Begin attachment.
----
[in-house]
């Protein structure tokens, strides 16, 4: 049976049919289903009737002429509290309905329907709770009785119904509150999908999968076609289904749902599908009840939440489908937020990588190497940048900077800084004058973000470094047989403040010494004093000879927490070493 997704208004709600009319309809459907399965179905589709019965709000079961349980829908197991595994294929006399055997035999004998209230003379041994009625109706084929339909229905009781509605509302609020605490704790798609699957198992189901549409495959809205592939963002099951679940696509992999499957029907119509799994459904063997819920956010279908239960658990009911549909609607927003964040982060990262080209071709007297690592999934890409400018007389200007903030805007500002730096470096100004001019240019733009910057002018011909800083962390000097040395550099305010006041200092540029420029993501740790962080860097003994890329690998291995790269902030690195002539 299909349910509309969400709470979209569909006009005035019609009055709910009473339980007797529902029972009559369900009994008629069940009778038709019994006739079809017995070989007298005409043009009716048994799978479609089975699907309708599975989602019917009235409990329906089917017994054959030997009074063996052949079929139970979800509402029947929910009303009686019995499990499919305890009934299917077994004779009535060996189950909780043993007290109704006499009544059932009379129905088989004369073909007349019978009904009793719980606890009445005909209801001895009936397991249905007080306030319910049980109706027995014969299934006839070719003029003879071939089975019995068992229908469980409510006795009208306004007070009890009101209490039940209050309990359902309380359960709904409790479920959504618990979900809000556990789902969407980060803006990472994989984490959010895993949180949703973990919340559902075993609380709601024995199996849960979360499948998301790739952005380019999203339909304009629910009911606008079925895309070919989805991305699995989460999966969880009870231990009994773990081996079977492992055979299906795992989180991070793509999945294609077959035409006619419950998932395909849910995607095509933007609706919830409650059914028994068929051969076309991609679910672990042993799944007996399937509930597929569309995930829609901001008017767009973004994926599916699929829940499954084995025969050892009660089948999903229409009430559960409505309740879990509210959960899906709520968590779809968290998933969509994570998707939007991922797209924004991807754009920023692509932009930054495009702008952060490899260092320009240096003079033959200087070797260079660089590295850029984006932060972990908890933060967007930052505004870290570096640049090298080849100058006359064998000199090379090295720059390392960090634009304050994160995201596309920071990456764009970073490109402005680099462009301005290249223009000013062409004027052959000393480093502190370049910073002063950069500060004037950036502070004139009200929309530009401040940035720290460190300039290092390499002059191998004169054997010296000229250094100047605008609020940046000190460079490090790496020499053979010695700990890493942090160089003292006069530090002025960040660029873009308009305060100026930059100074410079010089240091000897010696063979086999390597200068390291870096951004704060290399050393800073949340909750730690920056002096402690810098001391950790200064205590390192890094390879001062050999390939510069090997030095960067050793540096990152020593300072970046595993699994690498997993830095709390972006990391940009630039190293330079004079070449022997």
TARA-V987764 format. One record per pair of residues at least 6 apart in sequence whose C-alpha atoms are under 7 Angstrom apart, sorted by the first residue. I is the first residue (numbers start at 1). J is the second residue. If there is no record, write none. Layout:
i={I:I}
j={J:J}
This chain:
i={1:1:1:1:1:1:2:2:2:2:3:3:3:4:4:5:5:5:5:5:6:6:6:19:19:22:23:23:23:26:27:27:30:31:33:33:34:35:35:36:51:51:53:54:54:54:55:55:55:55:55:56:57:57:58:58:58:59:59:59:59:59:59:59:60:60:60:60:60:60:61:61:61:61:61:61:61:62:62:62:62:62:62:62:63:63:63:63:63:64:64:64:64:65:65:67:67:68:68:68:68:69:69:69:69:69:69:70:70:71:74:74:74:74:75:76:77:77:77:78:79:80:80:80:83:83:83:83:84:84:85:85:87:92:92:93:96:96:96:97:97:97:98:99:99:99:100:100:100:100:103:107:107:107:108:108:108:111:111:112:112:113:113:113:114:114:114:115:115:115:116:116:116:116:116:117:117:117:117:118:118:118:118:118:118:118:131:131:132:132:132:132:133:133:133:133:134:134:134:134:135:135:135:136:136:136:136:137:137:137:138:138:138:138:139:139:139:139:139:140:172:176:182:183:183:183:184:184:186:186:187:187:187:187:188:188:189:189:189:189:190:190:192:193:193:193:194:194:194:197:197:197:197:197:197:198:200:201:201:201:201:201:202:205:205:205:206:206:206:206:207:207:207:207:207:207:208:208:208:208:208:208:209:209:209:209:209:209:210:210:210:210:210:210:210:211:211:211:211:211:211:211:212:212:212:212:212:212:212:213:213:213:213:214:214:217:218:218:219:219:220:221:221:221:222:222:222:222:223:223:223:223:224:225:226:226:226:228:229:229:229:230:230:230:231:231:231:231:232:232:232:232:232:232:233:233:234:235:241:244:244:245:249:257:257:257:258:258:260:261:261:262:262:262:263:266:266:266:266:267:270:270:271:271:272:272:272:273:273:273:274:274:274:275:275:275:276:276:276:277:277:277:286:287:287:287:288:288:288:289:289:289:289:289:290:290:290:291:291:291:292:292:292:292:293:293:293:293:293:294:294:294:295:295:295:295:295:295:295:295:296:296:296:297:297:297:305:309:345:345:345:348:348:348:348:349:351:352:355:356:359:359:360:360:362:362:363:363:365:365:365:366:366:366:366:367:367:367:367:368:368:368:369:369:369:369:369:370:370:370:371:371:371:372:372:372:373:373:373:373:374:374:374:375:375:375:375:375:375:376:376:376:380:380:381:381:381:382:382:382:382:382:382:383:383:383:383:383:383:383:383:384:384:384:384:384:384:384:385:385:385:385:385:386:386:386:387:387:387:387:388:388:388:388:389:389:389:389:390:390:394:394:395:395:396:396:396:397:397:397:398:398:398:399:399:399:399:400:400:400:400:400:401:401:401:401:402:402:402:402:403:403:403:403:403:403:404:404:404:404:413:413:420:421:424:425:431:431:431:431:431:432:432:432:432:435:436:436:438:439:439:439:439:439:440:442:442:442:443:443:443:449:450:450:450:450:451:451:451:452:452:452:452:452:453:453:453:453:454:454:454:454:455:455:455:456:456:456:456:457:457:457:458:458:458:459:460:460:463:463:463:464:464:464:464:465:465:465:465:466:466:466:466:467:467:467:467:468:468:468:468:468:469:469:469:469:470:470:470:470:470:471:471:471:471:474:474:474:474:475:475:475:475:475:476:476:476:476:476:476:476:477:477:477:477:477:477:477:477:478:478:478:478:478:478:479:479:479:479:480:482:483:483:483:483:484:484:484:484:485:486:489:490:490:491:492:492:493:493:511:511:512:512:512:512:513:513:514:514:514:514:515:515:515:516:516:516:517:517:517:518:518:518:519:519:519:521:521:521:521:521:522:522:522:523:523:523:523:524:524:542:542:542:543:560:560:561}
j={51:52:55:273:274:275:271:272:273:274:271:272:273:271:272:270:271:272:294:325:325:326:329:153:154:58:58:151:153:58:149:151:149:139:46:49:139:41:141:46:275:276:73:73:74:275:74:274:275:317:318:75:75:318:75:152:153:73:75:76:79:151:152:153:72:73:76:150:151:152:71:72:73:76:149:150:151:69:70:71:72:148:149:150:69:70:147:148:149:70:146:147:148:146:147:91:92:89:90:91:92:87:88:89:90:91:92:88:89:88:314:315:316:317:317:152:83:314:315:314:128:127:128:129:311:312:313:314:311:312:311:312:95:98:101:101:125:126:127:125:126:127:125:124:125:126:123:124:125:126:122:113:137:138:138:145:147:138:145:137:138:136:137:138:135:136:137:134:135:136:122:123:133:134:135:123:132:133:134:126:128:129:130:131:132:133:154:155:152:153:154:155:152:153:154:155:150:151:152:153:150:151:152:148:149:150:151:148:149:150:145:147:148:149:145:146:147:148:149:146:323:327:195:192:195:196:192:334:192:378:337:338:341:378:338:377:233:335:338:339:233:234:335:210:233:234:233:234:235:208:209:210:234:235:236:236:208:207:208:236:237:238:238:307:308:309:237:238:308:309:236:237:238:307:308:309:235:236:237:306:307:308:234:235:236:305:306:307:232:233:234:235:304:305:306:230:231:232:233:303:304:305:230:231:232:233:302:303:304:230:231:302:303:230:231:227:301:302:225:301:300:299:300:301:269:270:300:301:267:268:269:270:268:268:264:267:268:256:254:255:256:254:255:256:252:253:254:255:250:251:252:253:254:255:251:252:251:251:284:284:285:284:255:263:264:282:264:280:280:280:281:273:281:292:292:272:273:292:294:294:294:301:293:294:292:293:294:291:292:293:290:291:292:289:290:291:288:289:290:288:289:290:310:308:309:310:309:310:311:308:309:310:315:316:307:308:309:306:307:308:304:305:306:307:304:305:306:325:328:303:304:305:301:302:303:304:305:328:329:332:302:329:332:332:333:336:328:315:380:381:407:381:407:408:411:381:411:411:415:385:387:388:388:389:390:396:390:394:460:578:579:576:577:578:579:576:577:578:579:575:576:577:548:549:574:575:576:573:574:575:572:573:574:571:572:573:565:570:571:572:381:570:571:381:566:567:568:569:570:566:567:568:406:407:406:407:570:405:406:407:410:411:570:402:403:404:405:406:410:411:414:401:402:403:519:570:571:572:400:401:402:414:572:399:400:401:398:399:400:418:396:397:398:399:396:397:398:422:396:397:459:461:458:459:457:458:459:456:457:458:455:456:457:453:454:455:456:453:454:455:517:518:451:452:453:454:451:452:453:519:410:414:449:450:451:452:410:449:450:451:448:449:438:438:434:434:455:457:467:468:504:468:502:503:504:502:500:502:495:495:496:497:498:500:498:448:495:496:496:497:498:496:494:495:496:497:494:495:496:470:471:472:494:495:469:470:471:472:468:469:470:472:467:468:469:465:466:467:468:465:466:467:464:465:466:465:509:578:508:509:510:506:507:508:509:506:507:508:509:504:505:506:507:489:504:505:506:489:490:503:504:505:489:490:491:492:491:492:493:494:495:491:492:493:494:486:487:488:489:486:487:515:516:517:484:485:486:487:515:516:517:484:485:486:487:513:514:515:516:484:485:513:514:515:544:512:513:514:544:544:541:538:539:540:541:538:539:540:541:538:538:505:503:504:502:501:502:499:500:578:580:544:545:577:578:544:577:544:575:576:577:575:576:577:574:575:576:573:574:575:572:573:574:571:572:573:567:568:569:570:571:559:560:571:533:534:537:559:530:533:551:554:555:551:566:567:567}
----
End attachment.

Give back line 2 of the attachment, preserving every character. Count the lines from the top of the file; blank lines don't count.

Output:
């Protein structure tokens, strides 16, 4: 049976049919289903009737002429509290309905329907709770009785119904509150999908999968076609289904749902599908009840939440489908937020990588190497940048900077800084004058973000470094047989403040010494004093000879927490070493 997704208004709600009319309809459907399965179905589709019965709000079961349980829908197991595994294929006399055997035999004998209230003379041994009625109706084929339909229905009781509605509302609020605490704790798609699957198992189901549409495959809205592939963002099951679940696509992999499957029907119509799994459904063997819920956010279908239960658990009911549909609607927003964040982060990262080209071709007297690592999934890409400018007389200007903030805007500002730096470096100004001019240019733009910057002018011909800083962390000097040395550099305010006041200092540029420029993501740790962080860097003994890329690998291995790269902030690195002539 299909349910509309969400709470979209569909006009005035019609009055709910009473339980007797529902029972009559369900009994008629069940009778038709019994006739079809017995070989007298005409043009009716048994799978479609089975699907309708599975989602019917009235409990329906089917017994054959030997009074063996052949079929139970979800509402029947929910009303009686019995499990499919305890009934299917077994004779009535060996189950909780043993007290109704006499009544059932009379129905088989004369073909007349019978009904009793719980606890009445005909209801001895009936397991249905007080306030319910049980109706027995014969299934006839070719003029003879071939089975019995068992229908469980409510006795009208306004007070009890009101209490039940209050309990359902309380359960709904409790479920959504618990979900809000556990789902969407980060803006990472994989984490959010895993949180949703973990919340559902075993609380709601024995199996849960979360499948998301790739952005380019999203339909304009629910009911606008079925895309070919989805991305699995989460999966969880009870231990009994773990081996079977492992055979299906795992989180991070793509999945294609077959035409006619419950998932395909849910995607095509933007609706919830409650059914028994068929051969076309991609679910672990042993799944007996399937509930597929569309995930829609901001008017767009973004994926599916699929829940499954084995025969050892009660089948999903229409009430559960409505309740879990509210959960899906709520968590779809968290998933969509994570998707939007991922797209924004991807754009920023692509932009930054495009702008952060490899260092320009240096003079033959200087070797260079660089590295850029984006932060972990908890933060967007930052505004870290570096640049090298080849100058006359064998000199090379090295720059390392960090634009304050994160995201596309920071990456764009970073490109402005680099462009301005290249223009000013062409004027052959000393480093502190370049910073002063950069500060004037950036502070004139009200929309530009401040940035720290460190300039290092390499002059191998004169054997010296000229250094100047605008609020940046000190460079490090790496020499053979010695700990890493942090160089003292006069530090002025960040660029873009308009305060100026930059100074410079010089240091000897010696063979086999390597200068390291870096951004704060290399050393800073949340909750730690920056002096402690810098001391950790200064205590390192890094390879001062050999390939510069090997030095960067050793540096990152020593300072970046595993699994690498997993830095709390972006990391940009630039190293330079004079070449022997």